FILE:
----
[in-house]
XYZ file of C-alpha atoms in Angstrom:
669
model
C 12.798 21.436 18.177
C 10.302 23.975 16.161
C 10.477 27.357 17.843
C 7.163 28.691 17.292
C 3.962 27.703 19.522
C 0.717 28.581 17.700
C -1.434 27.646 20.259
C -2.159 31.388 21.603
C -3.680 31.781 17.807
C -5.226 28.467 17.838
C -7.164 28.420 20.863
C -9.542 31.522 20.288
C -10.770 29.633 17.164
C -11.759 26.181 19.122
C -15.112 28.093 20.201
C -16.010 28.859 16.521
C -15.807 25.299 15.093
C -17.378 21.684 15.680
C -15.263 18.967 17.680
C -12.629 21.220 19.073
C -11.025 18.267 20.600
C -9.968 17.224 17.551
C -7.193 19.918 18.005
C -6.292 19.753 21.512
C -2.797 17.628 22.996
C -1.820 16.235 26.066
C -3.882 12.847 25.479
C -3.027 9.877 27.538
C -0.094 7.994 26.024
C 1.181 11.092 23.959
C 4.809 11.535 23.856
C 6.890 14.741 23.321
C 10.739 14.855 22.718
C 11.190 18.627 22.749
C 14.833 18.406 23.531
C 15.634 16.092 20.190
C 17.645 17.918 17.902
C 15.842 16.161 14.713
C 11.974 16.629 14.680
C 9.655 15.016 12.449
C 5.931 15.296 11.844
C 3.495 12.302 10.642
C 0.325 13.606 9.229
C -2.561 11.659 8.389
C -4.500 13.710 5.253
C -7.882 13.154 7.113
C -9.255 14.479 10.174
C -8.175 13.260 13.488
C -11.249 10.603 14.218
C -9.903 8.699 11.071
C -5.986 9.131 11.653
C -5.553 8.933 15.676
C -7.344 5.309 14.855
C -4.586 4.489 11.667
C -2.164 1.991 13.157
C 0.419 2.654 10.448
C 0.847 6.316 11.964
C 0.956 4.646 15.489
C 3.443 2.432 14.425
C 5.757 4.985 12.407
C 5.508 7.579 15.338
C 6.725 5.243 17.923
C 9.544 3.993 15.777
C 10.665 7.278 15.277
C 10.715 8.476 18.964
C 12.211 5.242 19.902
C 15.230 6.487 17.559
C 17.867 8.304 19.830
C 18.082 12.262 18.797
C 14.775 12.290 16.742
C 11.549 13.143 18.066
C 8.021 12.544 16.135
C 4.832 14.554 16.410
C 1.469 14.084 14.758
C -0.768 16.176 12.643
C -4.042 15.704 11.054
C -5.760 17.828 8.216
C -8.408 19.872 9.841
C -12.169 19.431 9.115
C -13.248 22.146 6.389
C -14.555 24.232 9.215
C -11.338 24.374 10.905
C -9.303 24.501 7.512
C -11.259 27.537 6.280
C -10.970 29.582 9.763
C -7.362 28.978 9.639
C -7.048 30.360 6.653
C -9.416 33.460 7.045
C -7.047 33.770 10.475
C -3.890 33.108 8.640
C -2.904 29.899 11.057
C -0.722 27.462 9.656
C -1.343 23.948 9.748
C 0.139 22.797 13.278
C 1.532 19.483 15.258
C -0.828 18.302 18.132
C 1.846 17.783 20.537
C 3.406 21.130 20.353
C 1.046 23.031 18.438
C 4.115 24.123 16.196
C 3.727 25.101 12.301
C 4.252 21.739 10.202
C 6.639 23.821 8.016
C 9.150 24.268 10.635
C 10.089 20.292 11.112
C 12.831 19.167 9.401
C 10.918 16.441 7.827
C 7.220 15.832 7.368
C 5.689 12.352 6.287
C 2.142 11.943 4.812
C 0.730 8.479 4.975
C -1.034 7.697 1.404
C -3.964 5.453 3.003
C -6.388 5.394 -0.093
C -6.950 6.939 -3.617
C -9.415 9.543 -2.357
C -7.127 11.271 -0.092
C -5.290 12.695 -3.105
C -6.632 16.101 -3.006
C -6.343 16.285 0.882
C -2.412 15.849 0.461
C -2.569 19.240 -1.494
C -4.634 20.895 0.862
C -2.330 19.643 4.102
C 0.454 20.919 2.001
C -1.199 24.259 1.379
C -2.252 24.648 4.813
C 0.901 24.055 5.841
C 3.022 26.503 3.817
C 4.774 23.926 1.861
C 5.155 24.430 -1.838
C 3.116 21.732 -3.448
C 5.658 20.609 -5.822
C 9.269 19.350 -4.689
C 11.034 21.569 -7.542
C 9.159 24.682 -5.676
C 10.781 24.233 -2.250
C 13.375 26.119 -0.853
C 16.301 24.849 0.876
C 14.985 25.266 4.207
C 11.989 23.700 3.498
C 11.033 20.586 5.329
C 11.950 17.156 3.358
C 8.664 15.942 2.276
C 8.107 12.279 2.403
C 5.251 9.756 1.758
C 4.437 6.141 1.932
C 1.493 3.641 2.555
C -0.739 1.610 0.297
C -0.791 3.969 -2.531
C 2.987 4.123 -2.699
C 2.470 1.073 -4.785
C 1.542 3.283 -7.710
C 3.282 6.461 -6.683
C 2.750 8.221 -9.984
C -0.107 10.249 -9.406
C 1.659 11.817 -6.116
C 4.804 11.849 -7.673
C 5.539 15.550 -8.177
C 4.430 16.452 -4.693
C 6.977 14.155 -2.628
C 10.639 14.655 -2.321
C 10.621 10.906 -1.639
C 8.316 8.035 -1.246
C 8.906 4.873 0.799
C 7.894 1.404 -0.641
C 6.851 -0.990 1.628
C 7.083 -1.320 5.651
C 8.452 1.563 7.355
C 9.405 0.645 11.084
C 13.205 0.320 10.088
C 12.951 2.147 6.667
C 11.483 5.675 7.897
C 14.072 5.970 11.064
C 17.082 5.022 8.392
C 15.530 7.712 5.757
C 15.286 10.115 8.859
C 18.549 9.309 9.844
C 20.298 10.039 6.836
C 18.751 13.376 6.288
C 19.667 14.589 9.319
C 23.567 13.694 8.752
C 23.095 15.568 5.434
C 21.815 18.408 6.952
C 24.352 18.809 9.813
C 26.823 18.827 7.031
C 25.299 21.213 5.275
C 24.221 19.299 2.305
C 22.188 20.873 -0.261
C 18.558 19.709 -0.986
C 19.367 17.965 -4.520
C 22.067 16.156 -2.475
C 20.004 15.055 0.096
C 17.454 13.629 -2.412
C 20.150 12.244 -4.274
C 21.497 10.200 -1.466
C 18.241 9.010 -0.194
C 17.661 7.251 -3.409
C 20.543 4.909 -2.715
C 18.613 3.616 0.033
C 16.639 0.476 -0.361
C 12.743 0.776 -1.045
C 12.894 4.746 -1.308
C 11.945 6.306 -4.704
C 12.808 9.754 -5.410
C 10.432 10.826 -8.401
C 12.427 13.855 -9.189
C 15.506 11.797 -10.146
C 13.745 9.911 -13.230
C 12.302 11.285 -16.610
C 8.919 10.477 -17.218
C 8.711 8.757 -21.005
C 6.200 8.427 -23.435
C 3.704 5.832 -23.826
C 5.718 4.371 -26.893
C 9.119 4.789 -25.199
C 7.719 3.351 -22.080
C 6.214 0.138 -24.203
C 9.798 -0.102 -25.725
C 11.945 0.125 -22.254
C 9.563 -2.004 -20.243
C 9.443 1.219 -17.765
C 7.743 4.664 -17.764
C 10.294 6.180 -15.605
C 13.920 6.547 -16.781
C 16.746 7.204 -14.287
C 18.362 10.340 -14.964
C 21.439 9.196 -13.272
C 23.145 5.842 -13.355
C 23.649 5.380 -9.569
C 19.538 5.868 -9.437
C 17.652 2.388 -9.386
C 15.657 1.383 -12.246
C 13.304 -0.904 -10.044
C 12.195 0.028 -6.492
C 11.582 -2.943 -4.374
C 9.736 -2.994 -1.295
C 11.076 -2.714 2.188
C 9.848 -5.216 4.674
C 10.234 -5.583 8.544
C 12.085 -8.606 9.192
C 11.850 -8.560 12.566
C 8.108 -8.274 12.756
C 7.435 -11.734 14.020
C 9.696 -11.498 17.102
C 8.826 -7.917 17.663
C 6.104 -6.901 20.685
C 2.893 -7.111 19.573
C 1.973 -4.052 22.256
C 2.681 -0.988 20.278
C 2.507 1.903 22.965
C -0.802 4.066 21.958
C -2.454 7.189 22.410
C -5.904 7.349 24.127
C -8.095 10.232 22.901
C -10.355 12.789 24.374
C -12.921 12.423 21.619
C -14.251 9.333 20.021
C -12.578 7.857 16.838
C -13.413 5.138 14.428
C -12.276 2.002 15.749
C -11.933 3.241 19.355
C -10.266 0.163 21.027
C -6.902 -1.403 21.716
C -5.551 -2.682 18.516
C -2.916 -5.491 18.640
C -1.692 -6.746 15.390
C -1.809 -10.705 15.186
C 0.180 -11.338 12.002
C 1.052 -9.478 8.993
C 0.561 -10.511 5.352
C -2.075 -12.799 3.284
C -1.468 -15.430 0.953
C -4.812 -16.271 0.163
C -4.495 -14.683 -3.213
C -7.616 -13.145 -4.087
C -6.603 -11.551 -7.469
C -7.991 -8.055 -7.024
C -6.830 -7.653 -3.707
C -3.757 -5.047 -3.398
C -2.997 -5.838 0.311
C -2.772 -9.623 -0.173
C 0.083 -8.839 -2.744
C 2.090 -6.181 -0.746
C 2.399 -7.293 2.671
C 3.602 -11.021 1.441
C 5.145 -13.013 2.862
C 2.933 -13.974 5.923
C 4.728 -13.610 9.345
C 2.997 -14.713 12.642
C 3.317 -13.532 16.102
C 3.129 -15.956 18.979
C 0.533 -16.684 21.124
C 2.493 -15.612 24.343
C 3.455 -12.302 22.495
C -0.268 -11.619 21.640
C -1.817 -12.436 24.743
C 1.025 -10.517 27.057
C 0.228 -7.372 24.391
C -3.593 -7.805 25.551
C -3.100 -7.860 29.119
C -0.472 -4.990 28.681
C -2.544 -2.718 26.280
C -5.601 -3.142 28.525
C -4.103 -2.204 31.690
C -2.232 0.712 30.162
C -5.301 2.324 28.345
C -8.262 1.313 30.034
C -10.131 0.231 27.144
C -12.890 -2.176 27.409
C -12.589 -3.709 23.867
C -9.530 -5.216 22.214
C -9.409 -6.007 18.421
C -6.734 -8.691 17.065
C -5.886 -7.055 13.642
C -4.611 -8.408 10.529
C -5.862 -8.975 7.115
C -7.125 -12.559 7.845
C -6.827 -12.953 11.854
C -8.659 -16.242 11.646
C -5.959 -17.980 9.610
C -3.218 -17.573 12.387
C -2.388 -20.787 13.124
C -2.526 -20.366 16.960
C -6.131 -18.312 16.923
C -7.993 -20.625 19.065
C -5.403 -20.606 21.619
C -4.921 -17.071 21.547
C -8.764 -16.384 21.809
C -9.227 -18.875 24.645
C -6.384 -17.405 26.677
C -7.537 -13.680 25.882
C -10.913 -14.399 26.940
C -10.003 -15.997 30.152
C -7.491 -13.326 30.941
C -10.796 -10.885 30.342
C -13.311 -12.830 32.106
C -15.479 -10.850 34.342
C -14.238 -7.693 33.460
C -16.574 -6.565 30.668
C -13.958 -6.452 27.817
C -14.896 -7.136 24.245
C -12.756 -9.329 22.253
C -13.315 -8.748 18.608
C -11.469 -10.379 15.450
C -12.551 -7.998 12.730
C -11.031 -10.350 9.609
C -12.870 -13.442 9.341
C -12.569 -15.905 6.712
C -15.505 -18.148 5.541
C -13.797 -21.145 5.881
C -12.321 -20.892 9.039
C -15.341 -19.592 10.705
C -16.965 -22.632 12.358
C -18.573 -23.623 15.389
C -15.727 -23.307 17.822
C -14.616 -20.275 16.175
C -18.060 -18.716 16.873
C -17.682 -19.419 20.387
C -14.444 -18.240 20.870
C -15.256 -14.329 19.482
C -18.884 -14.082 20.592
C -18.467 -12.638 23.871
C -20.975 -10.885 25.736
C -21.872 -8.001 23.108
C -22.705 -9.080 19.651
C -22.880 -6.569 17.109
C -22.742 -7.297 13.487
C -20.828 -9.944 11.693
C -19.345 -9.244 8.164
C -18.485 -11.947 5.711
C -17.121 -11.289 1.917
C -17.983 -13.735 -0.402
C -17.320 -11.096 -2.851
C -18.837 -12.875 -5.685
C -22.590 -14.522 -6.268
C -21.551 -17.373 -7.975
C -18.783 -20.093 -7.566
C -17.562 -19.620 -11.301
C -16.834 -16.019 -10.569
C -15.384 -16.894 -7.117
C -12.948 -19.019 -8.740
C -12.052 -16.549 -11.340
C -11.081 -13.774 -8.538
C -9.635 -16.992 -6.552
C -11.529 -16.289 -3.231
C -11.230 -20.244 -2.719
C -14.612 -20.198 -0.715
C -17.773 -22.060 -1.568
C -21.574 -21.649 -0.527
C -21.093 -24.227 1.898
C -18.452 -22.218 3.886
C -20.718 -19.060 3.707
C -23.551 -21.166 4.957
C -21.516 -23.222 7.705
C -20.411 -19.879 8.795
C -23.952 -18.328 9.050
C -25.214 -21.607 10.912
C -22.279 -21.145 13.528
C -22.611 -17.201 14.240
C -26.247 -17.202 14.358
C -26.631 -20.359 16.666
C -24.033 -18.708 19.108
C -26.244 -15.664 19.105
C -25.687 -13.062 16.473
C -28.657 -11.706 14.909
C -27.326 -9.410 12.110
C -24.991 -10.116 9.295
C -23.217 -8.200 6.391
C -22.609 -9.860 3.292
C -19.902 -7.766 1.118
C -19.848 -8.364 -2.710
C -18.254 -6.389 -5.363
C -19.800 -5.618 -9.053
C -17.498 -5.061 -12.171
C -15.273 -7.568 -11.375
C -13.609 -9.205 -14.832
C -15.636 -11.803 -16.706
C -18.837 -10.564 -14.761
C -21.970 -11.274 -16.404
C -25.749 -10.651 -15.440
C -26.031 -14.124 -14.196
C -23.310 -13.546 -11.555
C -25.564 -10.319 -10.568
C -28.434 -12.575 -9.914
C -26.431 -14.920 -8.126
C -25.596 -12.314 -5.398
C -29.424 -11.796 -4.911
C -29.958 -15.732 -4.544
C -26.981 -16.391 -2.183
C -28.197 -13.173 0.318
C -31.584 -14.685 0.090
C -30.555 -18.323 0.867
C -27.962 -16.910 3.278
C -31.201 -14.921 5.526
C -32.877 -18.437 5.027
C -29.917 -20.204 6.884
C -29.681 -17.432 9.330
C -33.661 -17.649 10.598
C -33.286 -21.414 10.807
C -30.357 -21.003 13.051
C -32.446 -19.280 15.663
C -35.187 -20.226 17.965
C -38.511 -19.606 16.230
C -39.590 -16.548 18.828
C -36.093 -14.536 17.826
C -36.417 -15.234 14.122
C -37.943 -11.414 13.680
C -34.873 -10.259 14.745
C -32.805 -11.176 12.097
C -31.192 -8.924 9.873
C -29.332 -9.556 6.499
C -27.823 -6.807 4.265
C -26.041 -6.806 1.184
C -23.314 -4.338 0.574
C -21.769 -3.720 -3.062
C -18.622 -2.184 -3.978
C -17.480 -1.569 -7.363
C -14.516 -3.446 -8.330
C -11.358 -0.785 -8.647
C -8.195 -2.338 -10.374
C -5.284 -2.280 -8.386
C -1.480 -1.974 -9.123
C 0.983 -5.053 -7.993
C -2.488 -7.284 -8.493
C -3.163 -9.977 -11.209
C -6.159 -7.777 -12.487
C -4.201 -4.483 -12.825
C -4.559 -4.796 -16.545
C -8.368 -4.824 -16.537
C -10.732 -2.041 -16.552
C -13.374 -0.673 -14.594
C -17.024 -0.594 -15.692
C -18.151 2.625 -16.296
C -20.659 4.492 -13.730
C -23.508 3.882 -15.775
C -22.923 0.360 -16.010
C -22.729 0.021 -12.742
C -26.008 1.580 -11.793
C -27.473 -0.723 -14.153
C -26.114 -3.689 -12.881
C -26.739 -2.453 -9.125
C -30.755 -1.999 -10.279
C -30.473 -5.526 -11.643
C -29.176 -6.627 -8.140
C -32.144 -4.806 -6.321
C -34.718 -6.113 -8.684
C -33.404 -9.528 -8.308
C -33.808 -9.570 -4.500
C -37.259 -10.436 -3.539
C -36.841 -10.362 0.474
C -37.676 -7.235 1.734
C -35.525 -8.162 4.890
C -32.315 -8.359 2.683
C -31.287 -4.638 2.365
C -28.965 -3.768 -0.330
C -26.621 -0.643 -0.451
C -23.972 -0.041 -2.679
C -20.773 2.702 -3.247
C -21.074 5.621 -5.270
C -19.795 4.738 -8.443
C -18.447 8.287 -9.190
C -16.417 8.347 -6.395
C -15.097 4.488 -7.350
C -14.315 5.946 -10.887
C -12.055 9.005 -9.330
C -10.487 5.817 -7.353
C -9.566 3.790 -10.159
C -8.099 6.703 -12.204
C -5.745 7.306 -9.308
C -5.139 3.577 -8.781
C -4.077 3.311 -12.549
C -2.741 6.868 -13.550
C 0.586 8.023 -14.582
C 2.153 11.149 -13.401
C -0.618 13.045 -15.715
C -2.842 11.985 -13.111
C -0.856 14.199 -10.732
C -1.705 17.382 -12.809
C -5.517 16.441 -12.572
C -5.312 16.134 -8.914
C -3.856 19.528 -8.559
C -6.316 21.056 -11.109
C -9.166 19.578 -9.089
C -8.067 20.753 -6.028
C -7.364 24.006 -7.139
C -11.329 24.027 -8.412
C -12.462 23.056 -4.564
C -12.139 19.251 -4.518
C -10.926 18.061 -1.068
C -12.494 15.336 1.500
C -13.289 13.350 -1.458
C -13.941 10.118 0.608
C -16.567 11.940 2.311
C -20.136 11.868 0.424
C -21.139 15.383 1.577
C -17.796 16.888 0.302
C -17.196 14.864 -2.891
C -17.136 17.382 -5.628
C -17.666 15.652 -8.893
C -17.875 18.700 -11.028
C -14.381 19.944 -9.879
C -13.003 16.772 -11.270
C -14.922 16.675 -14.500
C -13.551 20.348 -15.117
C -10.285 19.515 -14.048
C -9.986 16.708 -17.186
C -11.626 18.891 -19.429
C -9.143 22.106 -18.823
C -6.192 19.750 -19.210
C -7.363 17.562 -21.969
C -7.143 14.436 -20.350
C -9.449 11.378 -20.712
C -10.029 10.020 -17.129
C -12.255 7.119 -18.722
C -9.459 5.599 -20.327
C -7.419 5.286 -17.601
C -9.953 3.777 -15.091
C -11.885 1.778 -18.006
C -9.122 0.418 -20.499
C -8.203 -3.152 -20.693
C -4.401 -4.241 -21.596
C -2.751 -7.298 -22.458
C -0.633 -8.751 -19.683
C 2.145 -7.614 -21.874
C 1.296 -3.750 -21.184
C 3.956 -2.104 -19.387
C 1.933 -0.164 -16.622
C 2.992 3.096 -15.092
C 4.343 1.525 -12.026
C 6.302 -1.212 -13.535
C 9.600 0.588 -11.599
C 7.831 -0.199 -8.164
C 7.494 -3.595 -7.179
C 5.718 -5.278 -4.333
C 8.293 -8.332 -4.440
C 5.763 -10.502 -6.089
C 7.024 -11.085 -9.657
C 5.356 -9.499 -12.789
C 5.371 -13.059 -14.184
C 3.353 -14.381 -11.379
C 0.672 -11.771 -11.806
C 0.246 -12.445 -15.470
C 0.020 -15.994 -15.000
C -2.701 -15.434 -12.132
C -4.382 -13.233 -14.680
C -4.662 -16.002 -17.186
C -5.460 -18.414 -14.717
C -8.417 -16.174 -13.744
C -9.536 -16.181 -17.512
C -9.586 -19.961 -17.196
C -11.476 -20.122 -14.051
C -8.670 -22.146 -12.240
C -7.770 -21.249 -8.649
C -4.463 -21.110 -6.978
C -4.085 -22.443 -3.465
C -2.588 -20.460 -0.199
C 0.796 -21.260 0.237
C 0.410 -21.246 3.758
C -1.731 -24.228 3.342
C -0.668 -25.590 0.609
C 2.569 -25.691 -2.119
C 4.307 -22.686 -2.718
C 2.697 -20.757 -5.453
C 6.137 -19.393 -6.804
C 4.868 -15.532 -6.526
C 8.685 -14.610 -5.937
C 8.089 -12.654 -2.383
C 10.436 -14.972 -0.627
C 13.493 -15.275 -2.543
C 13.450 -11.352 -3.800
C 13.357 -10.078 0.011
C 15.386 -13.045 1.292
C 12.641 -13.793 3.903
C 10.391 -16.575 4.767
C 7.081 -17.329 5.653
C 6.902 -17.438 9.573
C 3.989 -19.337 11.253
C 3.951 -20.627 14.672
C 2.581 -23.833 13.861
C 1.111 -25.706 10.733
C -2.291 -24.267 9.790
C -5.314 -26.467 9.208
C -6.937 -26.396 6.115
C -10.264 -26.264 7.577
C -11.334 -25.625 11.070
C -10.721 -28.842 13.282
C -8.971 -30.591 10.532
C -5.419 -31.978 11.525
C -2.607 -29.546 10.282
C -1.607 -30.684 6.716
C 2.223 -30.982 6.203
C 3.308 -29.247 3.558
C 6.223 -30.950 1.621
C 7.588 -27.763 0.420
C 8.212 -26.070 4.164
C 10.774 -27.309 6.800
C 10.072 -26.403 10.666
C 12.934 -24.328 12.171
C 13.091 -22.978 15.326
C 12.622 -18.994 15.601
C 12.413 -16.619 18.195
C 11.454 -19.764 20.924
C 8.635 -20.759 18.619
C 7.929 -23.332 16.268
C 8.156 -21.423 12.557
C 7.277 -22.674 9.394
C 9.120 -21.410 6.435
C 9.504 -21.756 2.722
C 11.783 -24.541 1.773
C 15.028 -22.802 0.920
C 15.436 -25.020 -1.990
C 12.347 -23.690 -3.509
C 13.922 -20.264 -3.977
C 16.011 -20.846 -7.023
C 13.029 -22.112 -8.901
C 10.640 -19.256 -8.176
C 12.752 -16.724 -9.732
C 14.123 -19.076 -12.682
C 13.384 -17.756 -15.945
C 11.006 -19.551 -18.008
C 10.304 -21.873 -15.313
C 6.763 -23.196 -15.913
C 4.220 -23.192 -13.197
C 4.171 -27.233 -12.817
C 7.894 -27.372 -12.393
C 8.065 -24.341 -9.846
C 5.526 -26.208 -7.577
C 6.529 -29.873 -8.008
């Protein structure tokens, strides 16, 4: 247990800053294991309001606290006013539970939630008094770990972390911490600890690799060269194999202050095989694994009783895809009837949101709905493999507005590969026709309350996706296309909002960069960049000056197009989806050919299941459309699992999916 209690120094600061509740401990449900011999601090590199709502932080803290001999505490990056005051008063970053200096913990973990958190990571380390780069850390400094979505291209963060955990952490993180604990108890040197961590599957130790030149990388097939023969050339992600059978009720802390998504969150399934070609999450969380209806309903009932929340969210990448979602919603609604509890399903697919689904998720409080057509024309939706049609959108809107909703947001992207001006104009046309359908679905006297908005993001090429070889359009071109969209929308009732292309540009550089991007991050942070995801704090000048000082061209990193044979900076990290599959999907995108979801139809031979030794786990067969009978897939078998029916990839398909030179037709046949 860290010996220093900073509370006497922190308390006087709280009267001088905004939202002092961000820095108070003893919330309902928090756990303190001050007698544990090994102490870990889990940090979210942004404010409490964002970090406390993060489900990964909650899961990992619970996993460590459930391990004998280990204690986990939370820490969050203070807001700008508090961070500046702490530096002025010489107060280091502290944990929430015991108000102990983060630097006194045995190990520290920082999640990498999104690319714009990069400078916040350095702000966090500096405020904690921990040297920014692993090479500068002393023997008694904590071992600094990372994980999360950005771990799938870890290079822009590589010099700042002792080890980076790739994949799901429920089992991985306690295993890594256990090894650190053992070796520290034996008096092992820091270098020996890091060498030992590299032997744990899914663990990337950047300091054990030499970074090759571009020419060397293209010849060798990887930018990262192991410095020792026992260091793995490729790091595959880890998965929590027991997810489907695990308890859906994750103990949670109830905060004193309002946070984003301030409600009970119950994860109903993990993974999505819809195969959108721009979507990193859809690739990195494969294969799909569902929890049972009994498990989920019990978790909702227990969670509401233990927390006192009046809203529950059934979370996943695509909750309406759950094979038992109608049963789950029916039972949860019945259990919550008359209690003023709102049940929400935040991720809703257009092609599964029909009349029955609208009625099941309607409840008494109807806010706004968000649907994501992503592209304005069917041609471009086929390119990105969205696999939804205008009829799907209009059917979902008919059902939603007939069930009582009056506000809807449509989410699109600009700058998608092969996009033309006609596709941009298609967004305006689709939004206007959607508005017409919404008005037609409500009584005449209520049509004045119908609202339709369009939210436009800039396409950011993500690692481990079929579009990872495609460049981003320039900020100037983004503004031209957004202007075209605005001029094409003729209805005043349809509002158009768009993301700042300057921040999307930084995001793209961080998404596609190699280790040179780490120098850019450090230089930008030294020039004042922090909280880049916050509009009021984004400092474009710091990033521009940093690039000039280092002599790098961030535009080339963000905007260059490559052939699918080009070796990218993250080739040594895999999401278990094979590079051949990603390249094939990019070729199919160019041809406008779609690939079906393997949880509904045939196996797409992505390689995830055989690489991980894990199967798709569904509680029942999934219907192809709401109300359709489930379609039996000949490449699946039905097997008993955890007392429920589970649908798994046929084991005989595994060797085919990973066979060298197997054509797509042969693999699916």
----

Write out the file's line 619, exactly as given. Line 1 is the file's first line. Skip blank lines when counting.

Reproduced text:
C 10.391 -16.575 4.767